Easy Japanese Dishes You Can Make In The West

Cooking Japanese food might seem quite daunting at first if you live in the West, mostly due to the perceived need for specialized ingredients. However, the reality is quite the opposite. With a few staple items and straightforward recipes, you can prepare delicious Japanese meals right in your own kitchen. Here, we introduce a few dishes that use ingredients readily available in most Western countries.

Quick, Cheap, Easy Meals
For those looking to whip up something fast and satisfying, several Japanese dishes fit the bill perfectly. These recipes not only save time but also use ingredients that are easy to find, making them ideal for beginners:

Tuna-don: A simple yet flavorful dish that combines canned tuna with steamed rice, seasoned with soy sauce and sesame seed oil, and topped with Korean seaweed.
Tamago Kake Gohan (TKG): This traditional Japanese breakfast involves mixing a raw egg with steaming hot rice, creating a comforting dish to start the day.
Miso Soup: An essential in Japanese cuisine, miso soup can be made with just a few ingredients like seaweed, tofu, and mushrooms, offering a warm and nutritious option that can be tailored to your taste.
Onigiri: These rice balls are both fun to make and versatile, with fillings ranging from salmon and spicy mayo to sweet red bean paste, wrapped in a nori strip for easy handling.

Dishes That Take a Little Longer, But Still Easy
When you have a bit more time to spare, these dishes offer a deeper dive into Japanese cooking without requiring professional skills. They are still easy to prepare and promise a more involved and rewarding cooking experience:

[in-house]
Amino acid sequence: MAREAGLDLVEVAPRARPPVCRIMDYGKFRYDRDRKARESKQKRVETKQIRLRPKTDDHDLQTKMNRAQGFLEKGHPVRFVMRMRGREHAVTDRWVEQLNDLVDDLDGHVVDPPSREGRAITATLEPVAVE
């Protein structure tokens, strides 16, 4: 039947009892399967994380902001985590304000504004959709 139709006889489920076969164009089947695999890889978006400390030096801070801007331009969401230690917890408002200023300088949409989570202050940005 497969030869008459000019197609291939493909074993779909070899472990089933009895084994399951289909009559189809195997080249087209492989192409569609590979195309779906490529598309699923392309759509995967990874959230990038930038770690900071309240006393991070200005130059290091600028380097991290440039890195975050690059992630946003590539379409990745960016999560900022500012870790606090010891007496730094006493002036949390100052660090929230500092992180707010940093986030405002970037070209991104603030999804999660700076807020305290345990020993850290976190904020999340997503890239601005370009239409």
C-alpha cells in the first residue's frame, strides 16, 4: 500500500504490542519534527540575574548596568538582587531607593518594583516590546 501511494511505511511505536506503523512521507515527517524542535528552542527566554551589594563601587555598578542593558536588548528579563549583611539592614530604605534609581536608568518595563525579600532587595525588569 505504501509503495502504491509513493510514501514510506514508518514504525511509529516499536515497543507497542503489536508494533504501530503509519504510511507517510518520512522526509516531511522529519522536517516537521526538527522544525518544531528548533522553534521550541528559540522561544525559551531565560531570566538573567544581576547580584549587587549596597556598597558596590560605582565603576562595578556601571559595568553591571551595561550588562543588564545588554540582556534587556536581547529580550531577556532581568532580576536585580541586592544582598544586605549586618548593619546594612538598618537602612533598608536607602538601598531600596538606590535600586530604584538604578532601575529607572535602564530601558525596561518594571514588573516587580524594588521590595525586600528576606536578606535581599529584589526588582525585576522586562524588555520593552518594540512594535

Oyakodon: A heartwarming bowl of chicken and egg over rice, this dish combines savory flavors in a comforting meal.
Japanese Curry: Unlike its Indian counterpart, Japanese curry is milder and sweeter. The main ingredients are meat and vegetables like potatoes, carrots, and onions.
Tonkatsu: If you’re up for frying, tonkatsu is a great choice. Thinly sliced pork cutlets are coated in panko breadcrumbs and fried to perfection, often served with a drizzle of tonkatsu sauce.
Okonomiyaki: Often described as a Japanese pancake, okonomiyaki is made with a batter of cabbage, flour, egg, and water, cooked like a pancake with various toppings, offering a savory and satisfying meal.

Sauces & Condiments
The right sauce or condiment can elevate a simple dish to new heights, and in Japanese cooking, these flavorful additions are key to achieving authentic tastes:

Homemade Sauces: Teriyaki and yakiniku sauces are surprisingly easy to make at home and can transform simple ingredients into delectable meals.
Instant Dashi: This versatile stock powder can be used to create a variety of dishes, from nabe (hot pot) to stir-fries, adding a flavor that’s distinctly Japanese.
Essential Ingredients: Stocking your pantry with soy sauce, rice vinegar, mirin, miso, and sake will ensure you have the foundations for countless Japanese dishes.

Rice is not just a side dish in Japanese cuisine; it’s often the main event. Owning a rice cooker can simplify the process of preparing rice, making it an effortless addition to every meal. It is recommended that you invest in a good rice cooker to enjoy perfectly cooked rice with minimal effort. Use freshly cooked rice as the base for a variety of dishes. You can also wrap cooked rice into small portions & freeze them to save time. Here is a guide on how to freeze rice.

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